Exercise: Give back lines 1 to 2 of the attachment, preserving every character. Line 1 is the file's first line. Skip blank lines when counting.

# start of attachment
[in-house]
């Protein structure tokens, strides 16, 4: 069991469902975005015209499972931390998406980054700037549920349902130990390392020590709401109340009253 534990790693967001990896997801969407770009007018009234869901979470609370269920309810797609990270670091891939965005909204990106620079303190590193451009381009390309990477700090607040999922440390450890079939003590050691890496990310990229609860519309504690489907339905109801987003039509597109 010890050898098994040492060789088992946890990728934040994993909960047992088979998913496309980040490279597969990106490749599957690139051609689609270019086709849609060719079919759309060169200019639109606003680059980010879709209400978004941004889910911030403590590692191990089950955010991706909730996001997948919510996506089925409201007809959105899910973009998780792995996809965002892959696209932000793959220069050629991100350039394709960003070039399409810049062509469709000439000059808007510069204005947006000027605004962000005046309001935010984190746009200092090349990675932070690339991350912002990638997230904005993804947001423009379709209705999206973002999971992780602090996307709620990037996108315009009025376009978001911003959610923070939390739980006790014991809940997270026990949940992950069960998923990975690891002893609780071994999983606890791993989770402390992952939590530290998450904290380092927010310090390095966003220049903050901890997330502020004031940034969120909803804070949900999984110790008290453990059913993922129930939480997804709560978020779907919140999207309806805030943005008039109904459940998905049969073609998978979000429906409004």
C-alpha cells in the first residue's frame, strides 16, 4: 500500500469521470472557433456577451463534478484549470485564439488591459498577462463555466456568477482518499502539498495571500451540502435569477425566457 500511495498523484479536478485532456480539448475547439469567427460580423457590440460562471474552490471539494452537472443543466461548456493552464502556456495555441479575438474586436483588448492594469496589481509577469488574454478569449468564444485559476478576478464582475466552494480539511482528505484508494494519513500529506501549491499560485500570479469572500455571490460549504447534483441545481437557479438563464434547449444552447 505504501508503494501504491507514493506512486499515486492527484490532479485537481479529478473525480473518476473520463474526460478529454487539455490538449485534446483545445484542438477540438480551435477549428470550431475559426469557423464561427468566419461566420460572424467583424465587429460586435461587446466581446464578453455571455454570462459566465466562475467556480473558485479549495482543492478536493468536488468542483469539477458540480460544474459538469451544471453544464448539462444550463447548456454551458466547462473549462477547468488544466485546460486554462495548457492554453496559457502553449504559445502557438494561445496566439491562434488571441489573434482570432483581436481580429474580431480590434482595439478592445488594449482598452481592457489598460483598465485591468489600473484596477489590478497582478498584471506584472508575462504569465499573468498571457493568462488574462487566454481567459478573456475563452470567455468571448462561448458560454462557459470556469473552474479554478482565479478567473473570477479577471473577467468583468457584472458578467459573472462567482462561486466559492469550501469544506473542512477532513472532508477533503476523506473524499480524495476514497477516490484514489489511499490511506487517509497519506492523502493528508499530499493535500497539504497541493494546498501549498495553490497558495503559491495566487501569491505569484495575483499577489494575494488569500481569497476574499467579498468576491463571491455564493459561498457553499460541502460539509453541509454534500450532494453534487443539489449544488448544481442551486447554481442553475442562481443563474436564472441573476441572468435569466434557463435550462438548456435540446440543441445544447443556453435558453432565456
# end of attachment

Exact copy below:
[in-house]
């Protein structure tokens, strides 16, 4: 069991469902975005015209499972931390998406980054700037549920349902130990390392020590709401109340009253 534990790693967001990896997801969407770009007018009234869901979470609370269920309810797609990270670091891939965005909204990106620079303190590193451009381009390309990477700090607040999922440390450890079939003590050691890496990310990229609860519309504690489907339905109801987003039509597109 010890050898098994040492060789088992946890990728934040994993909960047992088979998913496309980040490279597969990106490749599957690139051609689609270019086709849609060719079919759309060169200019639109606003680059980010879709209400978004941004889910911030403590590692191990089950955010991706909730996001997948919510996506089925409201007809959105899910973009998780792995996809965002892959696209932000793959220069050629991100350039394709960003070039399409810049062509469709000439000059808007510069204005947006000027605004962000005046309001935010984190746009200092090349990675932070690339991350912002990638997230904005993804947001423009379709209705999206973002999971992780602090996307709620990037996108315009009025376009978001911003959610923070939390739980006790014991809940997270026990949940992950069960998923990975690891002893609780071994999983606890791993989770402390992952939590530290998450904290380092927010310090390095966003220049903050901890997330502020004031940034969120909803804070949900999984110790008290453990059913993922129930939480997804709560978020779907919140999207309806805030943005008039109904459940998905049969073609998978979000429906409004």